Federal regulators should have taken more aggressive steps to deal with Alpha Bank and Trust before it failed in October in one of the fastest bank failures in U.S. history, according to a watchdog.

The Federal Deposit Insurance Corp.'s inspector general said in a report issued Tuesday that regulators should have been more concerned the Alpharetta, Ga., bank was growing well beyond its original business plan.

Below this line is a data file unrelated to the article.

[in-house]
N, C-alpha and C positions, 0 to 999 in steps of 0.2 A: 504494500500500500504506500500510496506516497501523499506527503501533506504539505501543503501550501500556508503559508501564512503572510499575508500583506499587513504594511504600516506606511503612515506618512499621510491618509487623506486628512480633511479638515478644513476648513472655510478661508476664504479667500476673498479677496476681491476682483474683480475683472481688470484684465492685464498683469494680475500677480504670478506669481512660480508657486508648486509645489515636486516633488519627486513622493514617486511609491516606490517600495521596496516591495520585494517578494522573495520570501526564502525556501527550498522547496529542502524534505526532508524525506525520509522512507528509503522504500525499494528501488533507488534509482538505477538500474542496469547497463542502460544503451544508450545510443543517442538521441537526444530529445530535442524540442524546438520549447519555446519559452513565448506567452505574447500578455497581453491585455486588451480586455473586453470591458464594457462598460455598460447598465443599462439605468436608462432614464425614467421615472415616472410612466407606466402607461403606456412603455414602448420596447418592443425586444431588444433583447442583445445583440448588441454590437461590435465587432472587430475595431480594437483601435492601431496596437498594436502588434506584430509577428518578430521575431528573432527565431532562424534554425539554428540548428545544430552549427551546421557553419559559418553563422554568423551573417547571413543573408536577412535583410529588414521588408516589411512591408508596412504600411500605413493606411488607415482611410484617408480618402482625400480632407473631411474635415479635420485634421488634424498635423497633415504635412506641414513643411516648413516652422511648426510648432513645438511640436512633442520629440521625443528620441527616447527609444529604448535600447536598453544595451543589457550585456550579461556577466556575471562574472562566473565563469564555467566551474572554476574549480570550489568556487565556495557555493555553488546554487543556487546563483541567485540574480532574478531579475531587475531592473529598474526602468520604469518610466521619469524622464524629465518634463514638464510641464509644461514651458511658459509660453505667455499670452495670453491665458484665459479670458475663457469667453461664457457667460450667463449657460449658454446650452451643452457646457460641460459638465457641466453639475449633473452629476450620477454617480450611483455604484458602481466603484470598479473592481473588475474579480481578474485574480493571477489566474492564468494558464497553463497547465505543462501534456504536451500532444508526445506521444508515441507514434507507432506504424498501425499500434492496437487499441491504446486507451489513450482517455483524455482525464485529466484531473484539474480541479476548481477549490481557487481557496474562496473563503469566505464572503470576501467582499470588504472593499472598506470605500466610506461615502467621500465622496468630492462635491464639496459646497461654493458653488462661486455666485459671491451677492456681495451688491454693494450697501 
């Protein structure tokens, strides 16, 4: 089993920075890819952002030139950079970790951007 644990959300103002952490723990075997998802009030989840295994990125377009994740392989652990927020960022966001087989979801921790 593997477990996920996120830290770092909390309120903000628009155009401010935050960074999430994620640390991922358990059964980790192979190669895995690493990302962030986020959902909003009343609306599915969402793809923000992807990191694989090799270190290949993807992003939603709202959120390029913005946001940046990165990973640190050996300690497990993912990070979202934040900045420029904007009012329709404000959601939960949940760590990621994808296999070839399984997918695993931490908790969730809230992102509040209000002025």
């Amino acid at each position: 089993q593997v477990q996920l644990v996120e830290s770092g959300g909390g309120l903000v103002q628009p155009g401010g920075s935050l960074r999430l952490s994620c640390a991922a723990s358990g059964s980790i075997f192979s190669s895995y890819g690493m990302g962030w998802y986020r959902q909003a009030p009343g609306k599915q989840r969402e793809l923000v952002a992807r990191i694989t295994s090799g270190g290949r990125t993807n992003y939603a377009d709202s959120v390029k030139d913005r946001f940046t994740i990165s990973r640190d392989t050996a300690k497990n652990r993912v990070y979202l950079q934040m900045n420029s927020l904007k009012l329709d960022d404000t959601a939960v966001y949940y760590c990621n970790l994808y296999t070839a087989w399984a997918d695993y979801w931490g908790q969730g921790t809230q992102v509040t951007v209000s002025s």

At the time of its failure, Alpha Bank had roughly $334 million of assets and had been in business for only 29 months. Its failure marked the shortest amount of time between a bank receiving approval for federal deposit insurance and its takeover by regulators.

The report paints a picture of a bank that aggressively sought to claim its piece of the booming housing market but quickly collapsed under the weight of its own ambition.

Inadequate underwriting, few risk management controls, a reliance on high-cost funding and a concentration on high-risk residential development and construction loans caused Alpha Bank's downfall, the report said.

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